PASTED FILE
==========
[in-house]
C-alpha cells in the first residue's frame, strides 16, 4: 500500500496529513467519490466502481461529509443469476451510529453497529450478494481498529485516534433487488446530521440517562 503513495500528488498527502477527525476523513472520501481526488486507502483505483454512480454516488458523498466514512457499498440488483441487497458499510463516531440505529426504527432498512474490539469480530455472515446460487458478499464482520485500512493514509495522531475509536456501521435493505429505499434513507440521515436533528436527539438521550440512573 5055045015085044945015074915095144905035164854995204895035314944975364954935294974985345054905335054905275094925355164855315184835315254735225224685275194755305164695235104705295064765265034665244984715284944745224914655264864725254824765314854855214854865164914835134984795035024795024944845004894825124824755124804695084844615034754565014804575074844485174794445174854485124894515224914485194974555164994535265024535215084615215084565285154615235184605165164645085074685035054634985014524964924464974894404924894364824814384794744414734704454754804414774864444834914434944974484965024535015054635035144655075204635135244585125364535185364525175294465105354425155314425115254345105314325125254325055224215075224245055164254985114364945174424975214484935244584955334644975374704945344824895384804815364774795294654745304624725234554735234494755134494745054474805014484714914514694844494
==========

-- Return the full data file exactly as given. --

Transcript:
[in-house]
C-alpha cells in the first residue's frame, strides 16, 4: 500500500496529513467519490466502481461529509443469476451510529453497529450478494481498529485516534433487488446530521440517562 503513495500528488498527502477527525476523513472520501481526488486507502483505483454512480454516488458523498466514512457499498440488483441487497458499510463516531440505529426504527432498512474490539469480530455472515446460487458478499464482520485500512493514509495522531475509536456501521435493505429505499434513507440521515436533528436527539438521550440512573 5055045015085044945015074915095144905035164854995204895035314944975364954935294974985345054905335054905275094925355164855315184835315254735225224685275194755305164695235104705295064765265034665244984715284944745224914655264864725254824765314854855214854865164914835134984795035024795024944845004894825124824755124804695084844615034754565014804575074844485174794445174854485124894515224914485194974555164994535265024535215084615215084565285154615235184605165164645085074685035054634985014524964924464974894404924894364824814384794744414734704454754804414774864444834914434944974484965024535015054635035144655075204635135244585125364535185364525175294465105354425155314425115254345105314325125254325055224215075224245055164254985114364945174424975214484935244584955334644975374704945344824895384804815364774795294654745304624725234554735234494755134494745054474805014484714914514694844494